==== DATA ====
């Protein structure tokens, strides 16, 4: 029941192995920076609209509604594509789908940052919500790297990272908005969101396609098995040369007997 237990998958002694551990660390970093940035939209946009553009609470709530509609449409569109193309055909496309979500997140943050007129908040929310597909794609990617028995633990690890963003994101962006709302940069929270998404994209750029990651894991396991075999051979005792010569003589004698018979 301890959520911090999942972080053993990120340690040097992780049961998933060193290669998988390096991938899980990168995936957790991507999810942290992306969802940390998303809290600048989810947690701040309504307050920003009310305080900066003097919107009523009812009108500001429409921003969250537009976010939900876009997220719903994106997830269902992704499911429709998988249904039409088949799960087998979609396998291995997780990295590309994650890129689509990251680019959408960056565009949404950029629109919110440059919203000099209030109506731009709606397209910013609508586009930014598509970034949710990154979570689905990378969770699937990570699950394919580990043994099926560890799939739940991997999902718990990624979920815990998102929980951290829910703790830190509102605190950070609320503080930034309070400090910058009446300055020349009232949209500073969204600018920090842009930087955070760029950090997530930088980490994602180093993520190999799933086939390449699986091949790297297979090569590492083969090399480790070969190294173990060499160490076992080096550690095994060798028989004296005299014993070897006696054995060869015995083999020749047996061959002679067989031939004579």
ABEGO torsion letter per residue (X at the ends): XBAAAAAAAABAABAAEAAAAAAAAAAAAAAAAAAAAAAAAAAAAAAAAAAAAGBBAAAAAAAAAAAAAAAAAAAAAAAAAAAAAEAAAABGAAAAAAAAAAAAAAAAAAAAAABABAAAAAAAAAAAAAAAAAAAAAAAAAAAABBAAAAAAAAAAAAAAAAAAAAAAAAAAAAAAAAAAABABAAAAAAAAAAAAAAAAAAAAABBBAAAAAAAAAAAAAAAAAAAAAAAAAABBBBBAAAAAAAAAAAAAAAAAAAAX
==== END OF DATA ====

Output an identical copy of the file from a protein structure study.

């Protein structure tokens, strides 16, 4: 029941192995920076609209509604594509789908940052919500790297990272908005969101396609098995040369007997 237990998958002694551990660390970093940035939209946009553009609470709530509609449409569109193309055909496309979500997140943050007129908040929310597909794609990617028995633990690890963003994101962006709302940069929270998404994209750029990651894991396991075999051979005792010569003589004698018979 301890959520911090999942972080053993990120340690040097992780049961998933060193290669998988390096991938899980990168995936957790991507999810942290992306969802940390998303809290600048989810947690701040309504307050920003009310305080900066003097919107009523009812009108500001429409921003969250537009976010939900876009997220719903994106997830269902992704499911429709998988249904039409088949799960087998979609396998291995997780990295590309994650890129689509990251680019959408960056565009949404950029629109919110440059919203000099209030109506731009709606397209910013609508586009930014598509970034949710990154979570689905990378969770699937990570699950394919580990043994099926560890799939739940991997999902718990990624979920815990998102929980951290829910703790830190509102605190950070609320503080930034309070400090910058009446300055020349009232949209500073969204600018920090842009930087955070760029950090997530930088980490994602180093993520190999799933086939390449699986091949790297297979090569590492083969090399480790070969190294173990060499160490076992080096550690095994060798028989004296005299014993070897006696054995060869015995083999020749047996061959002679067989031939004579």
ABEGO torsion letter per residue (X at the ends): XBAAAAAAAABAABAAEAAAAAAAAAAAAAAAAAAAAAAAAAAAAAAAAAAAAGBBAAAAAAAAAAAAAAAAAAAAAAAAAAAAAEAAAABGAAAAAAAAAAAAAAAAAAAAAABABAAAAAAAAAAAAAAAAAAAAAAAAAAAABBAAAAAAAAAAAAAAAAAAAAAAAAAAAAAAAAAAABABAAAAAAAAAAAAAAAAAAAAABBBAAAAAAAAAAAAAAAAAAAAAAAAAABBBBBAAAAAAAAAAAAAAAAAAAAX